The Indianapolis Ballet's Balancing Acts was a set of three ballets choreographed by George Balanchine, the longtime artistic director of the New York City Ballet.
The venue was the Toby Theater in the Indianapolis Museum of Art, at Newfields.
The final performance fell on Sunday, September 30, the day the exhibit Sensual / Sexual / Social: The Photography of George Platt Lynes opens to the public in the IMA galleries, running through February 24, 2019.
Lynes was the first photographer for the New York City Ballet, and the subjects of his ground-breaking photography ranged from fashion photography to male nudes.
The legacy of the Russian-born Balanchine, who died in 1983, is zealously guarded by the New York City-based Balanchine Trust. The fact that the trust is allowing Indianapolis Ballet to stage three Balanchine works is a big deal, according to Rebecca Metzger, repetiteur for the Balanchine Trust.
“They’re very careful; not just anybody gets to set their ballets,” says Metzger. “There are plenty of people who send their videos of their companies to the trust and the trust says, ‘Come back in a few years, let’s see how your dancers have progressed.’ This is a brand new company that the trust gave three Balanchine ballets too. And not just little ballets. It’s really remarkable what they’ve done here.”
The Indianapolis Ballet (IB), which is an outgrowth of the Indianapolis School of Ballet, was founded in 2006. IB's first professional debut in February, featured The Firebird. Included in that debut were two Balanchine ballets, Who Cares? and Raymonda Act III, are part of the Balanchine repertoire.
The works being staged in Balancing Acts are The Raymonda Variations, Serenade, and The Four Temperaments. Metzger’s role as repetiteur was to stage Serenade, while her fellow Balanchine Trust repetiteur Diana White staged The Raymonda Variations and The Four Temperaments.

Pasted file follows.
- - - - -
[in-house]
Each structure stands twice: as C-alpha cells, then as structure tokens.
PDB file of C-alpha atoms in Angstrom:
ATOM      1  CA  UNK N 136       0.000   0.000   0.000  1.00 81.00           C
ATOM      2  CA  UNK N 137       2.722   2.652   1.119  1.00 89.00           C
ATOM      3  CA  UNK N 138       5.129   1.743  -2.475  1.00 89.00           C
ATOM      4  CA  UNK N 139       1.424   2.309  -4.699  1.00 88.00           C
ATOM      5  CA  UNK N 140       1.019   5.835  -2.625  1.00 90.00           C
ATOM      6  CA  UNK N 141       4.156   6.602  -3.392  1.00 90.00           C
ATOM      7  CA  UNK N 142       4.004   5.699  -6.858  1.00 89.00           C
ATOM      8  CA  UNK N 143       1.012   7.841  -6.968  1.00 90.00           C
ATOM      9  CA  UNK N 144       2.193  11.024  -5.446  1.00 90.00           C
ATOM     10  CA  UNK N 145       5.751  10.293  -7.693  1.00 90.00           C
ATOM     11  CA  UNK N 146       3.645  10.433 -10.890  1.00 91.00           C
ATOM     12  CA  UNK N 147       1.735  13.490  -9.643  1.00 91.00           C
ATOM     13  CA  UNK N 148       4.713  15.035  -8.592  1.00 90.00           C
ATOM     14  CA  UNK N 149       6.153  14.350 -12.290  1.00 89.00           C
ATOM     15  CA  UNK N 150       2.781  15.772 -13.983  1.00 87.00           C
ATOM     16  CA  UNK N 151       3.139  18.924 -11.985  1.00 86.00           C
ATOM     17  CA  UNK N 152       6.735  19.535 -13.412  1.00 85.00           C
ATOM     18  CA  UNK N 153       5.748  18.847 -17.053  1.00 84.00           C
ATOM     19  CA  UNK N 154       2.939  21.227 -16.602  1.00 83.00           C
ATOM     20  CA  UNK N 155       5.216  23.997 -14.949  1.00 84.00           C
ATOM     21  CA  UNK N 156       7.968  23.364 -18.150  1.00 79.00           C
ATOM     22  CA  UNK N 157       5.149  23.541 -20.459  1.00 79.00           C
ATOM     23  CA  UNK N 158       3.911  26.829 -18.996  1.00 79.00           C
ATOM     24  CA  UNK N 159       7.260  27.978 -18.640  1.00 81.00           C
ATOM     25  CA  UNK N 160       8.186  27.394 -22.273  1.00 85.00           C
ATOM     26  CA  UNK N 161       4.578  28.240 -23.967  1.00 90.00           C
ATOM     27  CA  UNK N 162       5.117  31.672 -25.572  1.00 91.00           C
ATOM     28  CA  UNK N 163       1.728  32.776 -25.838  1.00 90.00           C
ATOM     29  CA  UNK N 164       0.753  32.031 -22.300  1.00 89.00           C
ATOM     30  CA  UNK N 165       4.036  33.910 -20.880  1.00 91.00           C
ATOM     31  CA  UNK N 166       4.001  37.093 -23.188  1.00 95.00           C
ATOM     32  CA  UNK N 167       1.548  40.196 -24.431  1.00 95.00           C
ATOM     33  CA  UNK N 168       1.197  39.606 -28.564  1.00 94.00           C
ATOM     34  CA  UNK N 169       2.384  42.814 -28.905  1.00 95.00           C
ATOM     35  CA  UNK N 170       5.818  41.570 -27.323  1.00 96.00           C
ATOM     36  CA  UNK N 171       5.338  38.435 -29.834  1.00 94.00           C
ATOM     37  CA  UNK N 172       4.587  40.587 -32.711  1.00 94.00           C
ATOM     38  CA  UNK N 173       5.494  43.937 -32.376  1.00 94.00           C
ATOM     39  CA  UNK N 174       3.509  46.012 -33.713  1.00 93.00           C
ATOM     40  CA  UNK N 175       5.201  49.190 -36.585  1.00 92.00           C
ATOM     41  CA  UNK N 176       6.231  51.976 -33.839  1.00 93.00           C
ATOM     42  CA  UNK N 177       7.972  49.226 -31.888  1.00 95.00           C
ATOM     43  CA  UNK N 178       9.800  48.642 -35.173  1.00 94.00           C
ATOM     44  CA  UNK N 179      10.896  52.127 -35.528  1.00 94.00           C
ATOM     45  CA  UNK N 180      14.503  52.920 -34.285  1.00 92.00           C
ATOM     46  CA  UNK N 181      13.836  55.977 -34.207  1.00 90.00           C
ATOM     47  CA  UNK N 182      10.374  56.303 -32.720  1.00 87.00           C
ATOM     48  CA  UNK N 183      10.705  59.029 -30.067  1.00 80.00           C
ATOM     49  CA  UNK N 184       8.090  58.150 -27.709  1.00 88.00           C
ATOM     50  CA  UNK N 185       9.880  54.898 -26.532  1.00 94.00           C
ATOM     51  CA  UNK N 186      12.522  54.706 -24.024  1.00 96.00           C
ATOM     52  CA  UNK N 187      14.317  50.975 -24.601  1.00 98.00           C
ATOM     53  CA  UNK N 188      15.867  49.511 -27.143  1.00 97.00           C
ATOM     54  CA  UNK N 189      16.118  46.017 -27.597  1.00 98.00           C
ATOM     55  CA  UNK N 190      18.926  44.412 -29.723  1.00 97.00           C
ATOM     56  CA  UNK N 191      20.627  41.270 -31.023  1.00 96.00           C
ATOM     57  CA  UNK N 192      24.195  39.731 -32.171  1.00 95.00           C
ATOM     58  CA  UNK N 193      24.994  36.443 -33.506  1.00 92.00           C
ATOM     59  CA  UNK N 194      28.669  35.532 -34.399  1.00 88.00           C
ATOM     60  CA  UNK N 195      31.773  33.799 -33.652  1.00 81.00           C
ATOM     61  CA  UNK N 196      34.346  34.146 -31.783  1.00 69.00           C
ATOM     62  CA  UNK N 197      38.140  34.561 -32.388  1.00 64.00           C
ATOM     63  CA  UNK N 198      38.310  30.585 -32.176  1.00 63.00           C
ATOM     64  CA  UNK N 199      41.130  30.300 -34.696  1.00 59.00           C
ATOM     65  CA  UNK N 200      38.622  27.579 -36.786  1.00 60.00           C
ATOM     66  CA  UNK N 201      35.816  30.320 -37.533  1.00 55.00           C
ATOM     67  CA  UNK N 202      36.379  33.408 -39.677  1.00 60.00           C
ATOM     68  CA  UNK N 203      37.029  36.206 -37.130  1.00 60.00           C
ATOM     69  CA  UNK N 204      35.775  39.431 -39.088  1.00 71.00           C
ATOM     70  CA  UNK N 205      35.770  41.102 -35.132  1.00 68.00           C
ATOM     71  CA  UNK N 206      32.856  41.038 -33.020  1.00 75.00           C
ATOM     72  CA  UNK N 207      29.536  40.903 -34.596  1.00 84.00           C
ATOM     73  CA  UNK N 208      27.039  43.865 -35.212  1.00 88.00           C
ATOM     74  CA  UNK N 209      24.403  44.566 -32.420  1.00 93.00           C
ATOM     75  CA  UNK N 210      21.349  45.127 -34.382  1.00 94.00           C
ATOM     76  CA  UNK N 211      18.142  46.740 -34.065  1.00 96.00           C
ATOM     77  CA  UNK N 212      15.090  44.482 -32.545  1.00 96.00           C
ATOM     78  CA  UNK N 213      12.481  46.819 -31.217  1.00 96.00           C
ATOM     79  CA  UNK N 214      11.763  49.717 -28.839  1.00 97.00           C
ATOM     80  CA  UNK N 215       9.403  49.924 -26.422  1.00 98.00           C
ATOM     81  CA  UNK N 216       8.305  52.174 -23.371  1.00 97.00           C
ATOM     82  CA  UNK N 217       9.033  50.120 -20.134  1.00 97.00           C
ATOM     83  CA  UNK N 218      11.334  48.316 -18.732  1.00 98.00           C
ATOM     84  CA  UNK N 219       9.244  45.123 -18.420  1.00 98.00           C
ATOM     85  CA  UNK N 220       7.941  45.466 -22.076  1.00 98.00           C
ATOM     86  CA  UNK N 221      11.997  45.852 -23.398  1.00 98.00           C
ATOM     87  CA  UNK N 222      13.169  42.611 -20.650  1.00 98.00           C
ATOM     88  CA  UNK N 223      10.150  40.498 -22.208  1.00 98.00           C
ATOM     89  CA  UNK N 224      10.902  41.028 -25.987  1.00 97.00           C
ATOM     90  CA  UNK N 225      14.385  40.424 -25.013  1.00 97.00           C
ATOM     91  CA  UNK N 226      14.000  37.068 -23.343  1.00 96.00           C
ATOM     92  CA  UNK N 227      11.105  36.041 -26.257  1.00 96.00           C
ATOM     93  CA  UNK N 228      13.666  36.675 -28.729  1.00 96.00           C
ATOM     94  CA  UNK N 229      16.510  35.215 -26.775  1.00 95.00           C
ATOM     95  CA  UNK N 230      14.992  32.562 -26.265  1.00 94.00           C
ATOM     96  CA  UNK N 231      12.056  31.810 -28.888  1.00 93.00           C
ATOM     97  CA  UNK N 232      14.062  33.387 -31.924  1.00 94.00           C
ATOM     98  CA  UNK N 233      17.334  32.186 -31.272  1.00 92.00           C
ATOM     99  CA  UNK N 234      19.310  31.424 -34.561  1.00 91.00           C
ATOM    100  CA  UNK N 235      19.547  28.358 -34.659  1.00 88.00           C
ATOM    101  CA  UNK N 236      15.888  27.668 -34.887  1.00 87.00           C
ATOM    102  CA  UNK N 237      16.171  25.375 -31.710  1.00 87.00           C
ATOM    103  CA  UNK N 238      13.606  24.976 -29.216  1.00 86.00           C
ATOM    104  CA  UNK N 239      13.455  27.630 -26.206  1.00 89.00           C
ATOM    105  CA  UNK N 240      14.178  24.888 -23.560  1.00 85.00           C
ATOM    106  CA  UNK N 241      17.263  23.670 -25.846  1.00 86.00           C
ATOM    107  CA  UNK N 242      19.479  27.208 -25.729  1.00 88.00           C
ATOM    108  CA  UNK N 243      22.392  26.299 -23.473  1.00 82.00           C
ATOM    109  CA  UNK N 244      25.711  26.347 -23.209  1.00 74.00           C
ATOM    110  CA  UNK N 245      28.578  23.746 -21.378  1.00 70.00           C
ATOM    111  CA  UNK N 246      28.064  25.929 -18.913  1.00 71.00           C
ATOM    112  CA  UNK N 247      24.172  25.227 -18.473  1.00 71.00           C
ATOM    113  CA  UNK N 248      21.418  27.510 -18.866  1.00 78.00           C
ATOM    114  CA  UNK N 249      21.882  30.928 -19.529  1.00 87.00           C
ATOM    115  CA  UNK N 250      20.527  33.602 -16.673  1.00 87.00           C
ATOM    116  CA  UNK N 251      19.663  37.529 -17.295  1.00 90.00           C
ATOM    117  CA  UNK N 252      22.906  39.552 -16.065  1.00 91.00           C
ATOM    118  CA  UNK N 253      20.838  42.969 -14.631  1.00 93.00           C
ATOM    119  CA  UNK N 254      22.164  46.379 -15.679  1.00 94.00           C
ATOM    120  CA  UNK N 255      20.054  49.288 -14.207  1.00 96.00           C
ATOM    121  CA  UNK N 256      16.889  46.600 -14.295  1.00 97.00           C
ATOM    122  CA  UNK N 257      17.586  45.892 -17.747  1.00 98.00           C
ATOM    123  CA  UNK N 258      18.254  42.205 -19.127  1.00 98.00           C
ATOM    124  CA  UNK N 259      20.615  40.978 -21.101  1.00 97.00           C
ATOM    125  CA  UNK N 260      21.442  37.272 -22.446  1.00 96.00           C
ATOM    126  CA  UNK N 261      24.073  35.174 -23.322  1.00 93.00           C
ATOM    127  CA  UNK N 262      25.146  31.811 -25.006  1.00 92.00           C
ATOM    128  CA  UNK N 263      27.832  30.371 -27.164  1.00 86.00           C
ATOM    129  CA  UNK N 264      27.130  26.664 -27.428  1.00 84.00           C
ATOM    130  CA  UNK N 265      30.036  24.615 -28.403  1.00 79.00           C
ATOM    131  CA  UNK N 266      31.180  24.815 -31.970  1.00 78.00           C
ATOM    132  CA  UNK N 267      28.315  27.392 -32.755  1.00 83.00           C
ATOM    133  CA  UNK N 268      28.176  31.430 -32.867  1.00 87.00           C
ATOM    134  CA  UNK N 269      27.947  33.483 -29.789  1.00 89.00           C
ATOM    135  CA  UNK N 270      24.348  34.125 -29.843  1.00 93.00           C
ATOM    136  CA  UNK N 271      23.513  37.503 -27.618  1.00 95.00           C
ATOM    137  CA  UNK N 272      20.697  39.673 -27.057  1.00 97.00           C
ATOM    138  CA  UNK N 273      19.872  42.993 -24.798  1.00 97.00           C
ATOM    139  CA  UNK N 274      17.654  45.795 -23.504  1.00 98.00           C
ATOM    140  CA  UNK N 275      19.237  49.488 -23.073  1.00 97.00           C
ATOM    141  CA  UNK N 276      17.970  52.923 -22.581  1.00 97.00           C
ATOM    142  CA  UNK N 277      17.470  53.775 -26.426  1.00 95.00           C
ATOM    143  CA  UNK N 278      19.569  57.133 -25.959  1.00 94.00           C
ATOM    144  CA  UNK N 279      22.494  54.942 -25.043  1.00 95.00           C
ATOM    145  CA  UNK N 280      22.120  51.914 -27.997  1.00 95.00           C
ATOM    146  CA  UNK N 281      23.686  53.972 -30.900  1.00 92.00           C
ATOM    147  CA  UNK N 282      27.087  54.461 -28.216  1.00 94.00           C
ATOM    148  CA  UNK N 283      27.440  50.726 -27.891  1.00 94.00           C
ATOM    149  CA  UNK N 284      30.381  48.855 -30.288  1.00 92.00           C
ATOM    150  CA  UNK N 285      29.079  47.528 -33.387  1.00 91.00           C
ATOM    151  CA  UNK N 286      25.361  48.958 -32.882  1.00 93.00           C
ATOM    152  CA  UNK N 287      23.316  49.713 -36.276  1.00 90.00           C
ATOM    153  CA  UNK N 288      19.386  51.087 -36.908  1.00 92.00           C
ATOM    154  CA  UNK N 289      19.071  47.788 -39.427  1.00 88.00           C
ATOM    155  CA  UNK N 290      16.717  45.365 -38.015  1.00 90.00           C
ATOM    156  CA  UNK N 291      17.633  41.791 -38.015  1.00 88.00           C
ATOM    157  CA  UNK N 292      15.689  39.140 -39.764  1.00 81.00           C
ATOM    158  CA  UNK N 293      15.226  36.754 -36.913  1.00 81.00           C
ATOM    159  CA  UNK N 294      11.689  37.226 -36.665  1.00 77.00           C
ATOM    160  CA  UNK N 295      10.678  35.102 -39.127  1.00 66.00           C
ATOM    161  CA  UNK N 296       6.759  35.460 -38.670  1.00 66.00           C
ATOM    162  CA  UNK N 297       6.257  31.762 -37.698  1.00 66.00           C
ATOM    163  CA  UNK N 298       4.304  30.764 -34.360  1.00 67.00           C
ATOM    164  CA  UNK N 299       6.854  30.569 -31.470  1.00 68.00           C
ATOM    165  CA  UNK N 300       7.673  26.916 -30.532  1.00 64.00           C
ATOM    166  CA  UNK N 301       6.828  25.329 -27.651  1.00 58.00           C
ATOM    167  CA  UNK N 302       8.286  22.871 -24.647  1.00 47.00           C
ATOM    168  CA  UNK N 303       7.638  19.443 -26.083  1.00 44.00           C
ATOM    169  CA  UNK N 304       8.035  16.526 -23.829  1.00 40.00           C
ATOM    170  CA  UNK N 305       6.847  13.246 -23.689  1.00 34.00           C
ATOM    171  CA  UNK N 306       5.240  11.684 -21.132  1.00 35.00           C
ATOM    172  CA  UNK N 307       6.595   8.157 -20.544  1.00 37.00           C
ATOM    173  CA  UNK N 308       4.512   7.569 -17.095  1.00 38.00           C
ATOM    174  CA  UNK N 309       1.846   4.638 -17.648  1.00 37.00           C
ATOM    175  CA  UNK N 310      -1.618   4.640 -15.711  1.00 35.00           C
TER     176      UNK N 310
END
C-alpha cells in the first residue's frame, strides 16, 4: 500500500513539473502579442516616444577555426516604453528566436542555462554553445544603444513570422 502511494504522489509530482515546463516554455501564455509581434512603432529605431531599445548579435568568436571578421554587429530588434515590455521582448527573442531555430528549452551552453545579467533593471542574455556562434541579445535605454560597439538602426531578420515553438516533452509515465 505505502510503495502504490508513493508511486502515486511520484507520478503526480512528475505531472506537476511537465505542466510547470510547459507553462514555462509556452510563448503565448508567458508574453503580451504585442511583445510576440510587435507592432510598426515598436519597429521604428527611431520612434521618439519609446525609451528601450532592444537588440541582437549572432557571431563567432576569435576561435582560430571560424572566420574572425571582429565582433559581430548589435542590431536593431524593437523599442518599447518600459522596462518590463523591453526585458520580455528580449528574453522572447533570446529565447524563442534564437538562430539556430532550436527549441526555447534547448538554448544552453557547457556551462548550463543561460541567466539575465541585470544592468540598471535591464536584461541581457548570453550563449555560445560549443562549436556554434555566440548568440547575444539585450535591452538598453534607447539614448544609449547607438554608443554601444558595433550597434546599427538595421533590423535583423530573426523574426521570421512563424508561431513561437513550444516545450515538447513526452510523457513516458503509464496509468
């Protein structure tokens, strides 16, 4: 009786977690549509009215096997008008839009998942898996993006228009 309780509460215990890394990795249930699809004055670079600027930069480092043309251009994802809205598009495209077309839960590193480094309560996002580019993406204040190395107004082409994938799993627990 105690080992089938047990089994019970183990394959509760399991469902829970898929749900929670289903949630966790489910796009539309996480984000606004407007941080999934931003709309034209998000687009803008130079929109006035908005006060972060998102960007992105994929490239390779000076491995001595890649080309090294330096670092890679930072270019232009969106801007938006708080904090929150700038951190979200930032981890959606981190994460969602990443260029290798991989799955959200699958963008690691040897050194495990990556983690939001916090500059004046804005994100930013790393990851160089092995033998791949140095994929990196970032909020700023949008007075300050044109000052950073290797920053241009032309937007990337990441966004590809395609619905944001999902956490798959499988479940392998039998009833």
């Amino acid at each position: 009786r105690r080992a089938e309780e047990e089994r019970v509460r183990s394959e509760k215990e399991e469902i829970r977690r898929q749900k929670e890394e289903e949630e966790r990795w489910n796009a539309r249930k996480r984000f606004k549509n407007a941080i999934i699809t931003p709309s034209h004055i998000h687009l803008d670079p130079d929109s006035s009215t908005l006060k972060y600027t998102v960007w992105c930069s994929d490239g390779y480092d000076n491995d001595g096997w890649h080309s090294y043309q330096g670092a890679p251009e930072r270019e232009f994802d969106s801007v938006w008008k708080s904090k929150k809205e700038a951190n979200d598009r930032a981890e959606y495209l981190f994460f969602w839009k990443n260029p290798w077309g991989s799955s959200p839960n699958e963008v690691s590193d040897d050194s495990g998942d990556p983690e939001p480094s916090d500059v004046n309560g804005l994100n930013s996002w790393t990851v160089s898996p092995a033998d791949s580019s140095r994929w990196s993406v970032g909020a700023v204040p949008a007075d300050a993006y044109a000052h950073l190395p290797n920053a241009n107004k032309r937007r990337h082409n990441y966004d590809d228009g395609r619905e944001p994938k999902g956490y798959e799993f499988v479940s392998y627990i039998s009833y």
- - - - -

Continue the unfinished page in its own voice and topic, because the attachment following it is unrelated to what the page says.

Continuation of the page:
Both are former dancers with the New York City Ballet.
“When you say Balanchine, to me personally that means my whole life,” says White. “Because from a very young age I wanted to be a ballet dancer. When I was around 10, I auditioned for a role in A Midsummer Night’s Dream, a Balanchine ballet in Chicago. And so I was backstage at the New York City Ballet and I saw Balanchine and that was it. My mind was made up. That was what I was going to be doing for the rest of my life ... I trained under Maria Tallchief in Chicago and Balanchine came to Chicago and offered me a scholarship to the School of American Ballet then I joined the company. I spent my dancing career performing as work. And then since I stopped dancing on stage, I’ve been teaching or staging Balanchine ballet.”
Frequently Balanchine is called the father of American ballet.
“He certainly was influenced by jazz, by Hollywood, by the amount of space we have in America, the American character, American exuberance,” says White.
Metzger says that Balanchine brought American ballet to the “next place.”
“So for example, in classical ballet, almost always they were story ballets; almost always telling a story," she says. "Balanchine took it from being a vehicle for storytelling to being its own art. So you didn’t go to see a story, you went to see the music. That was very different. Like Diana, I grew up thinking that I wanted to be a classical ballet dancer, as opposed to neoclassical... When I was 16 I went to New York as well to go the school of American ballet and seeing these ballets changed my life."
If you have a chance to see The Four Temperaments you will see a ballet that is striking in its look as George Platt Lynes’ photographs: no tutus, no costumes, just dancers on stage in leotards and tights, against a bare stage cast in blue, dancing to the music of German composer Paul Hindemith.
And in that deep blue light, the dancers' movements—not story or costume or setting—becomes everything.
“You will see for a ballet that was choreographed in 1946 how progressive and modern it is,” says IB founding artistic director Victoria Lyras about The Four Temperaments. “It's mind boggling. I hope it moves you as much as it moves me.”